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A Host-Specific, Temperature-Sensitive Translation Defect Determines the Attenuation Phenotype of a Human Rhinovirus/Poliovirus Chimera, PV1(RIPO) ▿

By Nusrat Jahan, Eckard Wimmer and Steffen Mueller


By using a rhinosvirus/poliovirus type 1 chimera, PV1(RIPO), with the cognate internal ribosome entry site (IRES) of human rhinovirus type 2 (HRV2), we set out to shed light on the mechanism by which this variant expresses its attenuated phenotype in poliovirus-sensitive, CD155 transgenic (tg) mice and cynomolgus monkeys. Here we report that replication of PV1(RIPO) is restricted not only in human cells of neuronal origin, as was reported previously, but also in cells of murine origin at physiological temperature. This block in replication was enhanced at 39.5°C but, remarkably, it was absent at 33°C. PV1(RIPO) variants that overcame the replication block were derived by serial passage under restrictive conditions in either mouse cells or human neuronal cells. All adapting mutations mapped to the 5′-nontranslated region of PV1(RIPO). Variants selected in mouse cells, but not in human neuronal cells, exhibited increased mouse neurovirulence in vivo. The observed strong mouse-specific defect of PV1(RIPO) at nonpermissive temperature correlated with the translational activity of the HRV2 IRES in this chimeric virus. These unexpected results must be kept in mind when poliovirus variants are tested in CD155 tg mice for their neurovirulent potential, particularly in assays of live attenuated oral poliovirus vaccine lots. Virulence may be masked by adverse species-specific conditions in mouse cells that may not allow accurate prediction of neurovirulence in the human host. Thus, novel poliovirus variants in line for possible development of human vaccines must be tested in nonhuman primates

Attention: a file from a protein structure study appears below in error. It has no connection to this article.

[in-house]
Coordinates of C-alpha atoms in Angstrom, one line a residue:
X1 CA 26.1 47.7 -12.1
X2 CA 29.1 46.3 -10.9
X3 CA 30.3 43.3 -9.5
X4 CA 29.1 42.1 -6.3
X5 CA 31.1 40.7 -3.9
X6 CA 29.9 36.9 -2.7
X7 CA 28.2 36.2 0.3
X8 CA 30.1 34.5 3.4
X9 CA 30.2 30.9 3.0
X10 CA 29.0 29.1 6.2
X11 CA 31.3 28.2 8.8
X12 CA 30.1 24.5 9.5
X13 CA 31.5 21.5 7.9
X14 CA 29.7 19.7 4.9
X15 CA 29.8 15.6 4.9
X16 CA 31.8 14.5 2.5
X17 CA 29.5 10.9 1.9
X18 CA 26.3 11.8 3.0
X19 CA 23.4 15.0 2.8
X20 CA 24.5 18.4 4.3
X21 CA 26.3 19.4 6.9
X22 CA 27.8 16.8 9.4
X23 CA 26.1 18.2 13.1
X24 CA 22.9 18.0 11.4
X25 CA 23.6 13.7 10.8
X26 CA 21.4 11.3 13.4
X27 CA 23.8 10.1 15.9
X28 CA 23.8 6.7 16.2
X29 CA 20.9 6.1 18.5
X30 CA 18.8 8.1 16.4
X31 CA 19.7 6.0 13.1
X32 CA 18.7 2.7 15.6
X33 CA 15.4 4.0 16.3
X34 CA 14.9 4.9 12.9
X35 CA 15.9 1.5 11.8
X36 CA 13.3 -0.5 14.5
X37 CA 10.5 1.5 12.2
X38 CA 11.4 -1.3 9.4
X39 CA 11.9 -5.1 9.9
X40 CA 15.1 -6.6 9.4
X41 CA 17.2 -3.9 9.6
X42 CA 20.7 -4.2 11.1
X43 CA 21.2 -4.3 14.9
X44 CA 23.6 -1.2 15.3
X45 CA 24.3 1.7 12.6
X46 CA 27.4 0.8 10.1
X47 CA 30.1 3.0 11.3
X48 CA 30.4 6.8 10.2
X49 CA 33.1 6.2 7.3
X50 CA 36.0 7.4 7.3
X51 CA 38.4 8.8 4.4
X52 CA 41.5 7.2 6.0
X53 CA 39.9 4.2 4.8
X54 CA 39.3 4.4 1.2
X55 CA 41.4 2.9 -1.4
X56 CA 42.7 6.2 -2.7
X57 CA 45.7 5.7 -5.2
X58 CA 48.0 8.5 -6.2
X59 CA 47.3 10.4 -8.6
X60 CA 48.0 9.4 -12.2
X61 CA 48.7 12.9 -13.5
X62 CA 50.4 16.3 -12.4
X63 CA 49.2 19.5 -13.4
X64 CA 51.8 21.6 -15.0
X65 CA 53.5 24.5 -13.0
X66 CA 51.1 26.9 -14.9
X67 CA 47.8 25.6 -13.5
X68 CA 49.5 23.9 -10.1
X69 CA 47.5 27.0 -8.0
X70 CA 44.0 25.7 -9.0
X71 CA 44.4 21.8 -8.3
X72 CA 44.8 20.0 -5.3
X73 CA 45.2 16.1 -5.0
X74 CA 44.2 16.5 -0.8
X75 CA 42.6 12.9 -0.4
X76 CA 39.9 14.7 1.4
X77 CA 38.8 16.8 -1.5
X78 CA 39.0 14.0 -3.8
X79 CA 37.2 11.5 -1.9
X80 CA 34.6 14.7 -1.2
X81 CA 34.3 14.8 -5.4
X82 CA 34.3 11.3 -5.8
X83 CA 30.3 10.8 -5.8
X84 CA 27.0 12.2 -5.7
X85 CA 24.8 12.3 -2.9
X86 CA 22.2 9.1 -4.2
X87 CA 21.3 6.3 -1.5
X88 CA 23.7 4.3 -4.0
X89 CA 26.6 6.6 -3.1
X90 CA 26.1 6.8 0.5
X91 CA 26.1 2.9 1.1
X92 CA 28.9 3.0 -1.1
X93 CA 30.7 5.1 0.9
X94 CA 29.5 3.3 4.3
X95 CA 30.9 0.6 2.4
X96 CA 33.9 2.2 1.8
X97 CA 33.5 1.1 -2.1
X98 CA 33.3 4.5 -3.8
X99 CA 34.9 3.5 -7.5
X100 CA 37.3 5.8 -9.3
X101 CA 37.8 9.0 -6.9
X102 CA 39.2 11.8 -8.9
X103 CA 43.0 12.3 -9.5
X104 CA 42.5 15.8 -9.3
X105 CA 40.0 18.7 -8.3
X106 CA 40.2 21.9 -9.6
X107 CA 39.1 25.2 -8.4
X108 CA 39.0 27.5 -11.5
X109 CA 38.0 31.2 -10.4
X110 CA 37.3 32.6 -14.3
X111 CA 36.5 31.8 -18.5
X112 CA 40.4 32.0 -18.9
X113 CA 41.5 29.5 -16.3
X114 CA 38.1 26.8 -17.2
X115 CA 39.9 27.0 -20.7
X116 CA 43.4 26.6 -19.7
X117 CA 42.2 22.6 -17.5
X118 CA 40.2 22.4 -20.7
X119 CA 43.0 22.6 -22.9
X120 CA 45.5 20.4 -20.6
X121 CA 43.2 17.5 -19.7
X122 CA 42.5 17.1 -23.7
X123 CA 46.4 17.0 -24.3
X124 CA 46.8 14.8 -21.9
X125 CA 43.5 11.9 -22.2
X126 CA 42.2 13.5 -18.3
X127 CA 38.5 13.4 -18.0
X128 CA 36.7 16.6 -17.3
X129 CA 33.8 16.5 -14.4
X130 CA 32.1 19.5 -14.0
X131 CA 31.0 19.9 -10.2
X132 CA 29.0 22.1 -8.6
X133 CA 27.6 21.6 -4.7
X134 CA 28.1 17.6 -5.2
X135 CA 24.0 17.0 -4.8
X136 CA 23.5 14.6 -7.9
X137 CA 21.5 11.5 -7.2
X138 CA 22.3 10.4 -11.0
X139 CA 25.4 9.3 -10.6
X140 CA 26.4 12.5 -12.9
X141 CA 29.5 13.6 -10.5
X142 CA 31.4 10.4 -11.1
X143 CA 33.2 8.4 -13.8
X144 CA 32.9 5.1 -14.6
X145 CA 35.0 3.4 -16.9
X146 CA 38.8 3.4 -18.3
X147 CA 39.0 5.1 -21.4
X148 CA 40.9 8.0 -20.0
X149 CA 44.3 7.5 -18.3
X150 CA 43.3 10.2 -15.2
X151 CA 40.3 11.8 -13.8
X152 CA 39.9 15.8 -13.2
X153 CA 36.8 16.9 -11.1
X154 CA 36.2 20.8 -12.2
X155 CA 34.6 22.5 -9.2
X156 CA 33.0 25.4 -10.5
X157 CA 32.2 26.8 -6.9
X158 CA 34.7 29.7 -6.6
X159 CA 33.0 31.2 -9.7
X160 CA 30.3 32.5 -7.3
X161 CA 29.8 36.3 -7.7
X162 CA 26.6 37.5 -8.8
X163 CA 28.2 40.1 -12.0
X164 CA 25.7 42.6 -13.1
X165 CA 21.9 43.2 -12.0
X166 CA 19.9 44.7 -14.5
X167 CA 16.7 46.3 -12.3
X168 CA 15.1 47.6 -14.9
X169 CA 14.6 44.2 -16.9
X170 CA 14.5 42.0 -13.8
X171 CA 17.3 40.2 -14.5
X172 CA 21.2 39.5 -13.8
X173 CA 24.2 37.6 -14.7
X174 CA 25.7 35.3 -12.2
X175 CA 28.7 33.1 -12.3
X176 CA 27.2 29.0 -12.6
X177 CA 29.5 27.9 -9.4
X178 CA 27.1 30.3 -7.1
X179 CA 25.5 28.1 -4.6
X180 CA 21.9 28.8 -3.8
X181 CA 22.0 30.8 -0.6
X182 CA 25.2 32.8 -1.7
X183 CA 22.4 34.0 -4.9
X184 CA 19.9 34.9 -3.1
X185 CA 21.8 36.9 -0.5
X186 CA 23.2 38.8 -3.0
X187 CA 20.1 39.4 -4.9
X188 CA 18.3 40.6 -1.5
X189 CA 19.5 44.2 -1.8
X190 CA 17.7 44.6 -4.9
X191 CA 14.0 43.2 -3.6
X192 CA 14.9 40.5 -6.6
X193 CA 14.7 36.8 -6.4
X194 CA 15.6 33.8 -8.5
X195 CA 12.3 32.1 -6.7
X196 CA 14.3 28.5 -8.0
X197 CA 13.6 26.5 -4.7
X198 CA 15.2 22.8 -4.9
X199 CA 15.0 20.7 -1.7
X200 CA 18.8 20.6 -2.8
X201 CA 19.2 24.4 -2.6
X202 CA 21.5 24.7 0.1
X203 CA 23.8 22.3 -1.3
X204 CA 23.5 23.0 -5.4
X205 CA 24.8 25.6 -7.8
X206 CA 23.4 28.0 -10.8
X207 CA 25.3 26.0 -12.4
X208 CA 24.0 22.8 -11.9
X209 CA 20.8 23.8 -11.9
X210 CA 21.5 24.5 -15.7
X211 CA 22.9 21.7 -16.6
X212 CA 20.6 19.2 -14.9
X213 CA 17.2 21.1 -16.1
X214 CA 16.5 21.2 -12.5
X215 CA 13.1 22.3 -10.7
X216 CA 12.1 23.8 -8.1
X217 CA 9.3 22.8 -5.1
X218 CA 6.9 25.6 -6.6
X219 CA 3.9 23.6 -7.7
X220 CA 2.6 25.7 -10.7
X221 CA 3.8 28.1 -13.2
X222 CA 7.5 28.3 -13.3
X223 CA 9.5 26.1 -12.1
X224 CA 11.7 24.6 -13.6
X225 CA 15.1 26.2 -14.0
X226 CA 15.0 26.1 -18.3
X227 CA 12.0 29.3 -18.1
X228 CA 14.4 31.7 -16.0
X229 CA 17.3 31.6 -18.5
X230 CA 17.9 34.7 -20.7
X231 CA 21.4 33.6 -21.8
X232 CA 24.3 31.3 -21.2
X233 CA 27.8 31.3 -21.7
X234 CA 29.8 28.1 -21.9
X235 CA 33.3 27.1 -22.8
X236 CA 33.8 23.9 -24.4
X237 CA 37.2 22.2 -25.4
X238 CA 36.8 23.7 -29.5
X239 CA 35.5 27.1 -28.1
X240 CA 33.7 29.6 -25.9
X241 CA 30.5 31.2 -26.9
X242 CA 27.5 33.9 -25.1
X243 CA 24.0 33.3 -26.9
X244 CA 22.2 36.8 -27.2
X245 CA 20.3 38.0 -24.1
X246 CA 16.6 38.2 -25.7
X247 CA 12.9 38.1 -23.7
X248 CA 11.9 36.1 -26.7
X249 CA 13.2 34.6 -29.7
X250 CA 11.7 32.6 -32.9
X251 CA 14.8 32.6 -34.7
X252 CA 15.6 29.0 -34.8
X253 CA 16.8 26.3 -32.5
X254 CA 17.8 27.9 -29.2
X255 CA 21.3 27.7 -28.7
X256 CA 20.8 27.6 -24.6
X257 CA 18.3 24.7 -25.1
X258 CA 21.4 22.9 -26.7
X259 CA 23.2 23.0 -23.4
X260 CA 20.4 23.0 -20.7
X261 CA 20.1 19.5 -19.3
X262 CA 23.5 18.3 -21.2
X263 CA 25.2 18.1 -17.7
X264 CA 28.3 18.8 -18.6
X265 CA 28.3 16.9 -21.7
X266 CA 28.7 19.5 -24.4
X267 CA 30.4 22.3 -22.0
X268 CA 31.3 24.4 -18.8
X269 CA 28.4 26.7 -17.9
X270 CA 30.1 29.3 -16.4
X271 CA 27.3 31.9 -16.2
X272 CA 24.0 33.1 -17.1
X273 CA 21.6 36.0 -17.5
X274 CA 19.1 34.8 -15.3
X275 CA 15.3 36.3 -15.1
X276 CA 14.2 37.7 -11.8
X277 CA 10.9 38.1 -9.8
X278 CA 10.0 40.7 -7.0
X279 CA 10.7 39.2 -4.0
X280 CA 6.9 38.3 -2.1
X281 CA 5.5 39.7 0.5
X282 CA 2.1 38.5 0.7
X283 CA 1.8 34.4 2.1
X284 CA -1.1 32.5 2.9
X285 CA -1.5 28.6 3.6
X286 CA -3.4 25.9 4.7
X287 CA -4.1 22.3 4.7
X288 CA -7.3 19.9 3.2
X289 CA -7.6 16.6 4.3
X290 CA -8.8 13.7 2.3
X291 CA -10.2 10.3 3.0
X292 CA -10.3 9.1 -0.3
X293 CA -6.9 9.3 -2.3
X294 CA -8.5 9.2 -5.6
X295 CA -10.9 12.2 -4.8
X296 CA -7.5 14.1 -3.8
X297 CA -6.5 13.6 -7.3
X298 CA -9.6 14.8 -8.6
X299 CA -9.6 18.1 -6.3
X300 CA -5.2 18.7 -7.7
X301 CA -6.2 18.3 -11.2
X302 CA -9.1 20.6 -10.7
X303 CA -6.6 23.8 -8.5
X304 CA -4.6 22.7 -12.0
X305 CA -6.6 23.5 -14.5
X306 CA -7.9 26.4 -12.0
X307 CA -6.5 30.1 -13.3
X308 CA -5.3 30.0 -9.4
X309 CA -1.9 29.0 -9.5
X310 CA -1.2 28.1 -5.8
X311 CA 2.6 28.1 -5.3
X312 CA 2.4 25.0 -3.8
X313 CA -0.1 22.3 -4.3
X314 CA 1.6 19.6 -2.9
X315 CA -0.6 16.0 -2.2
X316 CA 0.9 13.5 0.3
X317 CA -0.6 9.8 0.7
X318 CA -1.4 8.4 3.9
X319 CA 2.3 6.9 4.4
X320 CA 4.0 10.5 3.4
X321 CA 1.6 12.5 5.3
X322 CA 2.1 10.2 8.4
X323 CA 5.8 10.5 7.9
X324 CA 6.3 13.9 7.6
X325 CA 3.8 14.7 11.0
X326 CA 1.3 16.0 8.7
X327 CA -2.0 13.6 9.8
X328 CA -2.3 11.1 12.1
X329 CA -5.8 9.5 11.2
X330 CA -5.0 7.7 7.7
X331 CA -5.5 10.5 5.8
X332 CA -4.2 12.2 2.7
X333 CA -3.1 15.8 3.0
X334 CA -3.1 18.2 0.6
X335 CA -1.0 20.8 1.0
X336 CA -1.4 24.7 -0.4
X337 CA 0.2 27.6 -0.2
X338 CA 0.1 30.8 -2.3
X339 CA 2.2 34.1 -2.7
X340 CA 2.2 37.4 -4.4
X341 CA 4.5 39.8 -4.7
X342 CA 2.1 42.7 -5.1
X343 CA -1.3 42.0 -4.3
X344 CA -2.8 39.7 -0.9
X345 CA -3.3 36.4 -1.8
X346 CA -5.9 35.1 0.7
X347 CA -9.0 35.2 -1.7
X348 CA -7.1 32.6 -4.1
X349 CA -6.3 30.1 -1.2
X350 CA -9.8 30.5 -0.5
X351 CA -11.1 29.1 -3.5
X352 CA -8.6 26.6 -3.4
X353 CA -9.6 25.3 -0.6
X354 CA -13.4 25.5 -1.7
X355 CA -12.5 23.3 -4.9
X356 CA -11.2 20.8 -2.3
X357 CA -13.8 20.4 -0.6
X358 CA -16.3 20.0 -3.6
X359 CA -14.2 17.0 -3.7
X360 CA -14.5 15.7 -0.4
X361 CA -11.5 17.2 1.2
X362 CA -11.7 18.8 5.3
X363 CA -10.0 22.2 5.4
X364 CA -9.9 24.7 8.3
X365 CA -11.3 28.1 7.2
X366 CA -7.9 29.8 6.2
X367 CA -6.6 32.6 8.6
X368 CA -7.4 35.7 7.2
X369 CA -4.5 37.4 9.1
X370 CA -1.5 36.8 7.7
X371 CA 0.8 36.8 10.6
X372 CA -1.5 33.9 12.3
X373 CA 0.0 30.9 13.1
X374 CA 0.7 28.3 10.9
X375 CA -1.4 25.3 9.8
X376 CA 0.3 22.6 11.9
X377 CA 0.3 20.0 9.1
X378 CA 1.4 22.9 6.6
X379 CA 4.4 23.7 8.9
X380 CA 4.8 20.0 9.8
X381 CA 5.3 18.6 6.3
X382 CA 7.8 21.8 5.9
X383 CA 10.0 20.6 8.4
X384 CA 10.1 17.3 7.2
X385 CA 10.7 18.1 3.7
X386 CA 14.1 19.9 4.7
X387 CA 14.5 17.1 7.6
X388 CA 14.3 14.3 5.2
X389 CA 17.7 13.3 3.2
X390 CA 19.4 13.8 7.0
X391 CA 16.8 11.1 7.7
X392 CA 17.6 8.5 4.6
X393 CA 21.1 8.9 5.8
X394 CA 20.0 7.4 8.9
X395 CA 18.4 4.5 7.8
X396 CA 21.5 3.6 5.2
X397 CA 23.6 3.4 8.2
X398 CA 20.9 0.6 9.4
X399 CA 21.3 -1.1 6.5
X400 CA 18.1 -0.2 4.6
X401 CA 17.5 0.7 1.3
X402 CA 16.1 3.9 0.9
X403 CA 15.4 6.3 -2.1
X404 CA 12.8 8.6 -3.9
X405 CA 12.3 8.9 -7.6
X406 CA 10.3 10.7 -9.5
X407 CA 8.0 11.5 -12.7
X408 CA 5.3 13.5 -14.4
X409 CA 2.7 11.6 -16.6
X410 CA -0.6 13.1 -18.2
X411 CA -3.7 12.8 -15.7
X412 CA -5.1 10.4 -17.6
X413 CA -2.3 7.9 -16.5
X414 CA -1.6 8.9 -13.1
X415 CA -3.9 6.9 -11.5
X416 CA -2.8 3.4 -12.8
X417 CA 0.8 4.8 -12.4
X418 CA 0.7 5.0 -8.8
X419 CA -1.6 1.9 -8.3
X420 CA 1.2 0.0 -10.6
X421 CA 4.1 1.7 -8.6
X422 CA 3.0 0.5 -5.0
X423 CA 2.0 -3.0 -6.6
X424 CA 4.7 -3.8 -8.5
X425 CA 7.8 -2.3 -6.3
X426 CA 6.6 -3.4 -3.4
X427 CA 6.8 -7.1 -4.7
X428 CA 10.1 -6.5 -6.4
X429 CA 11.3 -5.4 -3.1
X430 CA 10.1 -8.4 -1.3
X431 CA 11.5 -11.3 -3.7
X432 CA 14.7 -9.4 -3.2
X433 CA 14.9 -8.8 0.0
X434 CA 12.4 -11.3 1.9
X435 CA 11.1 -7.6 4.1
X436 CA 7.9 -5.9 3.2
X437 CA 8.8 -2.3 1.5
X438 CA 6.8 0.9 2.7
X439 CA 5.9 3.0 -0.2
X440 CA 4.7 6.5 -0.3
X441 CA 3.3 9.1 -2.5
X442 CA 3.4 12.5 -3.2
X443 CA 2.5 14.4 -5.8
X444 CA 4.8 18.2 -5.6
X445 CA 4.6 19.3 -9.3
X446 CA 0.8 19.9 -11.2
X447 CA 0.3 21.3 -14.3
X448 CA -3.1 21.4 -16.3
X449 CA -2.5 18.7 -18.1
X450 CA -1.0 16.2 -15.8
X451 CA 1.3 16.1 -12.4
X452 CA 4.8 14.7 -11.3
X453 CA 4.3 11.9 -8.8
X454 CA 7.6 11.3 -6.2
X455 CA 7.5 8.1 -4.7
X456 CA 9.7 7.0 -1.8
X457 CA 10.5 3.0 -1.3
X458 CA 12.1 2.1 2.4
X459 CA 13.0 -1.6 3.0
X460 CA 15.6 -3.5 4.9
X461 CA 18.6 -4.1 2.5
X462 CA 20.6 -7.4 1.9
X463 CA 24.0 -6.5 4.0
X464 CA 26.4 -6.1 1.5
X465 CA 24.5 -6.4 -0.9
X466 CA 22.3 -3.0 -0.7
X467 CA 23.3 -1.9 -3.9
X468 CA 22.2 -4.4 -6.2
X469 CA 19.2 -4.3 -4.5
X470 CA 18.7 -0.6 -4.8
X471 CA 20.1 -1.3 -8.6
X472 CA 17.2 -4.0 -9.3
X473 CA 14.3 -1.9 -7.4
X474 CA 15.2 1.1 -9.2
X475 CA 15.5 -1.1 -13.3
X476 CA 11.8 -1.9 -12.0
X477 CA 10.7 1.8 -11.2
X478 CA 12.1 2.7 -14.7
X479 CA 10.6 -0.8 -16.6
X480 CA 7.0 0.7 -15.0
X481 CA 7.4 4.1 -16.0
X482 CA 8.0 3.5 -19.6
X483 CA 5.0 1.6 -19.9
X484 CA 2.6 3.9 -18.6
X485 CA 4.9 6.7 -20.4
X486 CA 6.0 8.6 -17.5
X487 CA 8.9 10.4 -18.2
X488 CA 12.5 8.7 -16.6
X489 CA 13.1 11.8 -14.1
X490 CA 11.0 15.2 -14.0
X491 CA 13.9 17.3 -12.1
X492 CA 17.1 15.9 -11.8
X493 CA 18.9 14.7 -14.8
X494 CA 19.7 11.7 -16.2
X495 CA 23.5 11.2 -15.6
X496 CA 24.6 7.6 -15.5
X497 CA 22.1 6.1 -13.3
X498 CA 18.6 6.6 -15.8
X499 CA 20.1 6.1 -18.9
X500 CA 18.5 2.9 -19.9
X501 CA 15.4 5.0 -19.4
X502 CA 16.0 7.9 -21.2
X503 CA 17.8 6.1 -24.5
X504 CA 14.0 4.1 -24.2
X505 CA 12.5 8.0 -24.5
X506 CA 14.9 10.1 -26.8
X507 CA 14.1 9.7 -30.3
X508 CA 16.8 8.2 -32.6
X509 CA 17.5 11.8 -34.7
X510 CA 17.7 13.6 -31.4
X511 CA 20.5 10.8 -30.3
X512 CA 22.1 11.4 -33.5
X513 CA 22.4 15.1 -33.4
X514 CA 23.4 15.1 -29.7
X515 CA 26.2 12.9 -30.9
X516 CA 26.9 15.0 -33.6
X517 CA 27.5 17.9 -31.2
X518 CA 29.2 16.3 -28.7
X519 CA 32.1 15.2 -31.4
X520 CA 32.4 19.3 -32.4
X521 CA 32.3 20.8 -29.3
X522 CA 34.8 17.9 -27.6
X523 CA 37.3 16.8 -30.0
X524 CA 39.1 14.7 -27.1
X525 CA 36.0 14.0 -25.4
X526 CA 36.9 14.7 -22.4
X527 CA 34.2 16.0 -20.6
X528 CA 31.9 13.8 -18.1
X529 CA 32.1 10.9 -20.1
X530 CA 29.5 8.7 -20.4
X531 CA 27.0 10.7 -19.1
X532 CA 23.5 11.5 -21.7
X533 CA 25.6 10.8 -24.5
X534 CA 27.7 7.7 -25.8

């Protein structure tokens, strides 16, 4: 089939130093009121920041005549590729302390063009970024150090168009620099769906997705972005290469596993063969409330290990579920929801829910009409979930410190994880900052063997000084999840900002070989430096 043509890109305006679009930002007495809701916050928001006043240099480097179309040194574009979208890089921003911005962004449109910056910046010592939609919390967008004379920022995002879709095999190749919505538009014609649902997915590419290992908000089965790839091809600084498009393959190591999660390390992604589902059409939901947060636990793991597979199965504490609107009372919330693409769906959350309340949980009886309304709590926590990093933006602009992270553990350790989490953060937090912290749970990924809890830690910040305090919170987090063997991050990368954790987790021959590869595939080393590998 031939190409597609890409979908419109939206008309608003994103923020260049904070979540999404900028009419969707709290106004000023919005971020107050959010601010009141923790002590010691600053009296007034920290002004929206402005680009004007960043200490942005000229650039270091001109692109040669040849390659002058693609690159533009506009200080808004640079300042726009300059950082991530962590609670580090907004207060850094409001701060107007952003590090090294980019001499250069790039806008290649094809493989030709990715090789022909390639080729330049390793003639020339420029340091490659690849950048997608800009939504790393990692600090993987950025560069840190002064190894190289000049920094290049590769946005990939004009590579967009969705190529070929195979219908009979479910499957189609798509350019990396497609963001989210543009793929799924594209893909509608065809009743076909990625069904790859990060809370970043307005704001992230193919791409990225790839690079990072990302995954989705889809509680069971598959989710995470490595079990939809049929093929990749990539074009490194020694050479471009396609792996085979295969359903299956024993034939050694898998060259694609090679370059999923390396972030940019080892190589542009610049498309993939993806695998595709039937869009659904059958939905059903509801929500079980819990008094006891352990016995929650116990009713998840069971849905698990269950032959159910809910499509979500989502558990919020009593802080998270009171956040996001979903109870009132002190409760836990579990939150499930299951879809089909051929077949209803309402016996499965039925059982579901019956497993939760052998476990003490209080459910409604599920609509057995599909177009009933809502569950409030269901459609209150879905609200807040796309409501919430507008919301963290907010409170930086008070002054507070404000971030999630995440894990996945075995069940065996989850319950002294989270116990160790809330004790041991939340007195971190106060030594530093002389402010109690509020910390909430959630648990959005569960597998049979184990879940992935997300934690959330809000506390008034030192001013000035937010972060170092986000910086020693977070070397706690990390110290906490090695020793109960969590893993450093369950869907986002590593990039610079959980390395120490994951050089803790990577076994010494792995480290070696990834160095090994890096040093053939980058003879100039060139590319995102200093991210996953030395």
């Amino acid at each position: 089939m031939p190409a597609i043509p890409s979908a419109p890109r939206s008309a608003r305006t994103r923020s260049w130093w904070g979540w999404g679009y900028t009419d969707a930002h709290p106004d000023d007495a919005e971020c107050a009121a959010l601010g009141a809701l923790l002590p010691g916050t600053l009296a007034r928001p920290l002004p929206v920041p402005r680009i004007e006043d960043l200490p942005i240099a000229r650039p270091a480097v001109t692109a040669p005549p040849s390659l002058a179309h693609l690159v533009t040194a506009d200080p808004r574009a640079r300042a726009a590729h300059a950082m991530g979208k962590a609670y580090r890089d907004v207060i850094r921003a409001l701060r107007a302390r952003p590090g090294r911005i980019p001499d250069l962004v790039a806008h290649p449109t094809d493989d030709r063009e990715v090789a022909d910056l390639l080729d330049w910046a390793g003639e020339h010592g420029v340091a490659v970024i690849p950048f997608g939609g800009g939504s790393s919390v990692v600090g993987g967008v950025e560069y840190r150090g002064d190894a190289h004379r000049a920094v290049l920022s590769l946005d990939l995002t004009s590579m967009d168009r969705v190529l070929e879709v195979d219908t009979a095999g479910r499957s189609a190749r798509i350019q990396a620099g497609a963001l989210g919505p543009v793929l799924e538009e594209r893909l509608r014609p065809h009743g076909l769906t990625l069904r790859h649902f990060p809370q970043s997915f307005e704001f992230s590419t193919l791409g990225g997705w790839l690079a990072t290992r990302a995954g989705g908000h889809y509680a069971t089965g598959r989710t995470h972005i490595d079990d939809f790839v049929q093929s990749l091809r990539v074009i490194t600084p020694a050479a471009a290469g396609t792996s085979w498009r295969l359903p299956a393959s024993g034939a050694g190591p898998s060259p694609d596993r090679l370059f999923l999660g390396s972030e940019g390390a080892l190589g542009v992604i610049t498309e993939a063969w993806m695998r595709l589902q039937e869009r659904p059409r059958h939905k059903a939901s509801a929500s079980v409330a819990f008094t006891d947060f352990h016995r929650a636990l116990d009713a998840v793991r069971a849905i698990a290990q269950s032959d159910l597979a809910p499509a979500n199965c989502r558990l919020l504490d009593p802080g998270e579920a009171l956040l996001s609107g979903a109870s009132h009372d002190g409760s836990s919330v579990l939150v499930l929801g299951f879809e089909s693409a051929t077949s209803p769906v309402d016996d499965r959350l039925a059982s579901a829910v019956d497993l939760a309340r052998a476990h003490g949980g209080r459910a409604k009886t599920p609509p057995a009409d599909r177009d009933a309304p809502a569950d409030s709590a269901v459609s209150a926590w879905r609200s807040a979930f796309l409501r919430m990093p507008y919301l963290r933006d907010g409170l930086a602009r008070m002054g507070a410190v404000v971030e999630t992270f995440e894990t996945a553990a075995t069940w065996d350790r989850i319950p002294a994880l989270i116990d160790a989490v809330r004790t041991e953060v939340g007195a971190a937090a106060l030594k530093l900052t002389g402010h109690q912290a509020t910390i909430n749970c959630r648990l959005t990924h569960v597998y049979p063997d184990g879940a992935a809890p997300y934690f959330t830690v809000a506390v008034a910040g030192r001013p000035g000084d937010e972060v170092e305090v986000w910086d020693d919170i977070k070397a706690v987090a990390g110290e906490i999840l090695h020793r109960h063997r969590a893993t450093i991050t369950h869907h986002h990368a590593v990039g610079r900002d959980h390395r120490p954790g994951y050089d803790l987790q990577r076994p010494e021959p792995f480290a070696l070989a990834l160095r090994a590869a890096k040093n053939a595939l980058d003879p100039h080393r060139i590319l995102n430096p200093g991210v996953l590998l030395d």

Topics: Virus-Cell Interactions
Publisher: American Society for Microbiology
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Provided by: PubMed Central
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